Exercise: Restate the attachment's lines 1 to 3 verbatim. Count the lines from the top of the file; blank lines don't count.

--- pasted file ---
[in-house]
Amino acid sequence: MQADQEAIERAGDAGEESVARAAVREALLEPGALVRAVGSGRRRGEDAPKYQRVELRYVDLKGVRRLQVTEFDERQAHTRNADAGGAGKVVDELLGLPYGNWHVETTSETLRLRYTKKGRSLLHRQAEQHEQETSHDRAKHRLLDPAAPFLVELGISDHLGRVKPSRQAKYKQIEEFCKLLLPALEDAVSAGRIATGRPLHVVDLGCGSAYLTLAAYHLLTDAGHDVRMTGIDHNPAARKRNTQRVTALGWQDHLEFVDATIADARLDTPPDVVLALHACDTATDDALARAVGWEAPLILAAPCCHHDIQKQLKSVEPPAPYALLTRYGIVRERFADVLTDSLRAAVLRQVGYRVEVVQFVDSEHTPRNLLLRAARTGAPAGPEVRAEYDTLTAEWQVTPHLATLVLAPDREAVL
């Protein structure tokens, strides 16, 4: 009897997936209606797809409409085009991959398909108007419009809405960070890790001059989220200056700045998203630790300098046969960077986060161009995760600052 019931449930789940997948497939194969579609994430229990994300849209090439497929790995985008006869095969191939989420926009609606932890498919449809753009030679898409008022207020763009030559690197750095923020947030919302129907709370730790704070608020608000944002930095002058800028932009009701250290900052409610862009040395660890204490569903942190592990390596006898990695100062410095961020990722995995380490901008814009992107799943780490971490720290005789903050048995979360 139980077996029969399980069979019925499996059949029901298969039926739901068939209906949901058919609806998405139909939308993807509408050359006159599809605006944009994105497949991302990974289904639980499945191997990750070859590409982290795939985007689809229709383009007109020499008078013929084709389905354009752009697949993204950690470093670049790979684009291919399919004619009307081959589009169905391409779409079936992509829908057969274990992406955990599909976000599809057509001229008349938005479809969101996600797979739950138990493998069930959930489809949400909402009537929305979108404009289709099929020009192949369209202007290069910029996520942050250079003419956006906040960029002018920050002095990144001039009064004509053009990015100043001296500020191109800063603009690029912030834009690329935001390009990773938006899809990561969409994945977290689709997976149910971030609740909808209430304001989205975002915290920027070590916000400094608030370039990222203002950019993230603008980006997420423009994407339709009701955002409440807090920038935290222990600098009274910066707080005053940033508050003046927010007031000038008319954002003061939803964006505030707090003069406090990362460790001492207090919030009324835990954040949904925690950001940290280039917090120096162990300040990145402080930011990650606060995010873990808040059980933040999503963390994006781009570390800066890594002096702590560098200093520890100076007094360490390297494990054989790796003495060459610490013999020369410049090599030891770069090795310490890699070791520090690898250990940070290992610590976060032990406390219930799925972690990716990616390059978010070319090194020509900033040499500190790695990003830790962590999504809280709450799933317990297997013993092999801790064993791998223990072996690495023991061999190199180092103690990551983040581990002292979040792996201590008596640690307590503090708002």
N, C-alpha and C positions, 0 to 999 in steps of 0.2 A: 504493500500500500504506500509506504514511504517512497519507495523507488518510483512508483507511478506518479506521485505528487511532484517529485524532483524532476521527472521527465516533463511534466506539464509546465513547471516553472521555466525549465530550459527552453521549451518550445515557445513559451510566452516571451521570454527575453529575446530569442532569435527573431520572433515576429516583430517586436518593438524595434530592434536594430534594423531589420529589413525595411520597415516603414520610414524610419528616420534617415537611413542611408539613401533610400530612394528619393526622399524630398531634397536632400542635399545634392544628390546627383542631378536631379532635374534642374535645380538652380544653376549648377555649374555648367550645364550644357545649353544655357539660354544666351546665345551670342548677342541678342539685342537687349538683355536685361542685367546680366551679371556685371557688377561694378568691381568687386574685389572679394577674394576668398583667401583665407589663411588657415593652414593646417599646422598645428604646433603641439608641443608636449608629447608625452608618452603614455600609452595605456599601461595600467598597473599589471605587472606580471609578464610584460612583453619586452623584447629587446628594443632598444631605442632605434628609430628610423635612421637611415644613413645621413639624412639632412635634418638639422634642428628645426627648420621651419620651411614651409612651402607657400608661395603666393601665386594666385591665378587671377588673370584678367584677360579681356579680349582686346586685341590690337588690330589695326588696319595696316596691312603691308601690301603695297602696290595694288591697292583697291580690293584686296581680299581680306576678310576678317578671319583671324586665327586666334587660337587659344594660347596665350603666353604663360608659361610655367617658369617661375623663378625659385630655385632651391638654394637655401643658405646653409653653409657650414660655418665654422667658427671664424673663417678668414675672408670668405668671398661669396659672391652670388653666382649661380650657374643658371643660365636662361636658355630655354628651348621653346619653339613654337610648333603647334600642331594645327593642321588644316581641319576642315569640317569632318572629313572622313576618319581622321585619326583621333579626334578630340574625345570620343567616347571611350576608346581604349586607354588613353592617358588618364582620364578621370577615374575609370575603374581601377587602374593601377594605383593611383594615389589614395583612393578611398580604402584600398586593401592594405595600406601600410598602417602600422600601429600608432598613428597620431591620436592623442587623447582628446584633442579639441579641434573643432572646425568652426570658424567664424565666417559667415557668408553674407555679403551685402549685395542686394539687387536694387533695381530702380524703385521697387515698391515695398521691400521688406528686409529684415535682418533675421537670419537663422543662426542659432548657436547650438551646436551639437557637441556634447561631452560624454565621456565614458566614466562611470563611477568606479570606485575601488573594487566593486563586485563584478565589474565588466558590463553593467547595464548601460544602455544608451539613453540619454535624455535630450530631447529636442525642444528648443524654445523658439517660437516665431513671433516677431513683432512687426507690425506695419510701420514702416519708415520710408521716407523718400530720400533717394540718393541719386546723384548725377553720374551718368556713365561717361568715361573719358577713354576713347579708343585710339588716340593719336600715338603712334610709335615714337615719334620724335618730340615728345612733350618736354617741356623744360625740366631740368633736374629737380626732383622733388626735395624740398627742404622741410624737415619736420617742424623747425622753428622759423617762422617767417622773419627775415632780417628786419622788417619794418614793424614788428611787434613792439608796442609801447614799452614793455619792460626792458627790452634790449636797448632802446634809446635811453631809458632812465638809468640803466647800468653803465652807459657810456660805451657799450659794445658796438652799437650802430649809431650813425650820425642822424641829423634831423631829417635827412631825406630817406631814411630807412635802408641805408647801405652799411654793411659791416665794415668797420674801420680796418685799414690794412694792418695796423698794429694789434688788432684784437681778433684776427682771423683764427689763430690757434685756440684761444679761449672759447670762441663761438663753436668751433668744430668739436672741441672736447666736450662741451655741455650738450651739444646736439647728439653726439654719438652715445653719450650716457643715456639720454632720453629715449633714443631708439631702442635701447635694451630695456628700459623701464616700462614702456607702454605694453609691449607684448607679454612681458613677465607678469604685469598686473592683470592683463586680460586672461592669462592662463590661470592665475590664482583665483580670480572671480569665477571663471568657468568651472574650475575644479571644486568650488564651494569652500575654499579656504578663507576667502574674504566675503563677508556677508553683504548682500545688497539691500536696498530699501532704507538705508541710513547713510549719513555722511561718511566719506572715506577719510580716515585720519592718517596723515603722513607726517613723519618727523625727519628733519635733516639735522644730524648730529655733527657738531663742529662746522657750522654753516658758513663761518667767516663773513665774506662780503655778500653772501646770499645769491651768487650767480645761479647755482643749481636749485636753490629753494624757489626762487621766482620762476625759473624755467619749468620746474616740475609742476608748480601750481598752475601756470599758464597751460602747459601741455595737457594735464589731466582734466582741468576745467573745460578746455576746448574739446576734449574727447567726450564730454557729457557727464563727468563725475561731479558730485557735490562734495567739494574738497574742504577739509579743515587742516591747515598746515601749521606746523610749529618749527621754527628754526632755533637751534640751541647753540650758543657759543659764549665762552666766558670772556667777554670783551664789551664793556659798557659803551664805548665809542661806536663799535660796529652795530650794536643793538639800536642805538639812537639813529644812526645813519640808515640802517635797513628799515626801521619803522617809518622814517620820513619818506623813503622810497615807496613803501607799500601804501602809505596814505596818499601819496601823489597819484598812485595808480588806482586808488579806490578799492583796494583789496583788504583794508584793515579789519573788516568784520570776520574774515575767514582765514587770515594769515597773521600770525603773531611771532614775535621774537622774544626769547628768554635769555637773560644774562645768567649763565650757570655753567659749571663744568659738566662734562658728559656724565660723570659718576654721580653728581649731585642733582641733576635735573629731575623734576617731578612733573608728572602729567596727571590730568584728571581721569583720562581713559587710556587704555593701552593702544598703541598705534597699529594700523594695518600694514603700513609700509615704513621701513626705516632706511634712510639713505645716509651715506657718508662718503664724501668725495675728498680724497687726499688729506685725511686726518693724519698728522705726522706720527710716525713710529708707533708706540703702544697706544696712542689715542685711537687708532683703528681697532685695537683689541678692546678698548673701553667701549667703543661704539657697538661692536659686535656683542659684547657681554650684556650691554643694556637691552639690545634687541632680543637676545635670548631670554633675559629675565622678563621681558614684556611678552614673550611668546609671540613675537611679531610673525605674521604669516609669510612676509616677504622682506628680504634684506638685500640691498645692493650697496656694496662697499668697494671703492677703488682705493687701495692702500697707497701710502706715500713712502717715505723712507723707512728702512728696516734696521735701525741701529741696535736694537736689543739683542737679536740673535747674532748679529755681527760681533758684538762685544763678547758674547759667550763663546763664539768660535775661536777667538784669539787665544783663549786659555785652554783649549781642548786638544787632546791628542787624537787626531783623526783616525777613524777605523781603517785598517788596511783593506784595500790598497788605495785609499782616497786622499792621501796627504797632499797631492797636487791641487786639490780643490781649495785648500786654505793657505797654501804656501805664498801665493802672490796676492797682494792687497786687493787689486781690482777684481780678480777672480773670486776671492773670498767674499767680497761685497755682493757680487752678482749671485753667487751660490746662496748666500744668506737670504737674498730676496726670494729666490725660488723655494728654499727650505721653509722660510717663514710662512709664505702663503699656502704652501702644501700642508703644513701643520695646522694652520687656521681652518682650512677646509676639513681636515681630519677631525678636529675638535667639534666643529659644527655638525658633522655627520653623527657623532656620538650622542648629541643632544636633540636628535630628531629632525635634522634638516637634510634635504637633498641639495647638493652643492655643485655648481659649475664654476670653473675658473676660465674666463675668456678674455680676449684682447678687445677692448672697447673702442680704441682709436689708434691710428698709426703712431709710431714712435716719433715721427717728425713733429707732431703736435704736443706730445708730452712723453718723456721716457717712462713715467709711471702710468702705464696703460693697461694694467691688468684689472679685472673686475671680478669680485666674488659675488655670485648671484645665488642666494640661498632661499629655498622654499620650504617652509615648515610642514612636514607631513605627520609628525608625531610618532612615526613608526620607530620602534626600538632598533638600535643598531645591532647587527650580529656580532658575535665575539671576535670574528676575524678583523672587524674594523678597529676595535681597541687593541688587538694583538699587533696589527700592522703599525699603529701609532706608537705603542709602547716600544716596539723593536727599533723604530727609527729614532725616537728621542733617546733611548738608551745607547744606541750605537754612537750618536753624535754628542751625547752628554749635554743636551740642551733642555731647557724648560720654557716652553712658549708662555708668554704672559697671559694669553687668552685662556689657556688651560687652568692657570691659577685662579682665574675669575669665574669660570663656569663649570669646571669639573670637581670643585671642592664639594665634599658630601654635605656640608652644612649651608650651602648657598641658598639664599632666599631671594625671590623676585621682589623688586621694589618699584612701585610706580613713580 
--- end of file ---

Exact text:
[in-house]
Amino acid sequence: MQADQEAIERAGDAGEESVARAAVREALLEPGALVRAVGSGRRRGEDAPKYQRVELRYVDLKGVRRLQVTEFDERQAHTRNADAGGAGKVVDELLGLPYGNWHVETTSETLRLRYTKKGRSLLHRQAEQHEQETSHDRAKHRLLDPAAPFLVELGISDHLGRVKPSRQAKYKQIEEFCKLLLPALEDAVSAGRIATGRPLHVVDLGCGSAYLTLAAYHLLTDAGHDVRMTGIDHNPAARKRNTQRVTALGWQDHLEFVDATIADARLDTPPDVVLALHACDTATDDALARAVGWEAPLILAAPCCHHDIQKQLKSVEPPAPYALLTRYGIVRERFADVLTDSLRAAVLRQVGYRVEVVQFVDSEHTPRNLLLRAARTGAPAGPEVRAEYDTLTAEWQVTPHLATLVLAPDREAVL
């Protein structure tokens, strides 16, 4: 009897997936209606797809409409085009991959398909108007419009809405960070890790001059989220200056700045998203630790300098046969960077986060161009995760600052 019931449930789940997948497939194969579609994430229990994300849209090439497929790995985008006869095969191939989420926009609606932890498919449809753009030679898409008022207020763009030559690197750095923020947030919302129907709370730790704070608020608000944002930095002058800028932009009701250290900052409610862009040395660890204490569903942190592990390596006898990695100062410095961020990722995995380490901008814009992107799943780490971490720290005789903050048995979360 139980077996029969399980069979019925499996059949029901298969039926739901068939209906949901058919609806998405139909939308993807509408050359006159599809605006944009994105497949991302990974289904639980499945191997990750070859590409982290795939985007689809229709383009007109020499008078013929084709389905354009752009697949993204950690470093670049790979684009291919399919004619009307081959589009169905391409779409079936992509829908057969274990992406955990599909976000599809057509001229008349938005479809969101996600797979739950138990493998069930959930489809949400909402009537929305979108404009289709099929020009192949369209202007290069910029996520942050250079003419956006906040960029002018920050002095990144001039009064004509053009990015100043001296500020191109800063603009690029912030834009690329935001390009990773938006899809990561969409994945977290689709997976149910971030609740909808209430304001989205975002915290920027070590916000400094608030370039990222203002950019993230603008980006997420423009994407339709009701955002409440807090920038935290222990600098009274910066707080005053940033508050003046927010007031000038008319954002003061939803964006505030707090003069406090990362460790001492207090919030009324835990954040949904925690950001940290280039917090120096162990300040990145402080930011990650606060995010873990808040059980933040999503963390994006781009570390800066890594002096702590560098200093520890100076007094360490390297494990054989790796003495060459610490013999020369410049090599030891770069090795310490890699070791520090690898250990940070290992610590976060032990406390219930799925972690990716990616390059978010070319090194020509900033040499500190790695990003830790962590999504809280709450799933317990297997013993092999801790064993791998223990072996690495023991061999190199180092103690990551983040581990002292979040792996201590008596640690307590503090708002």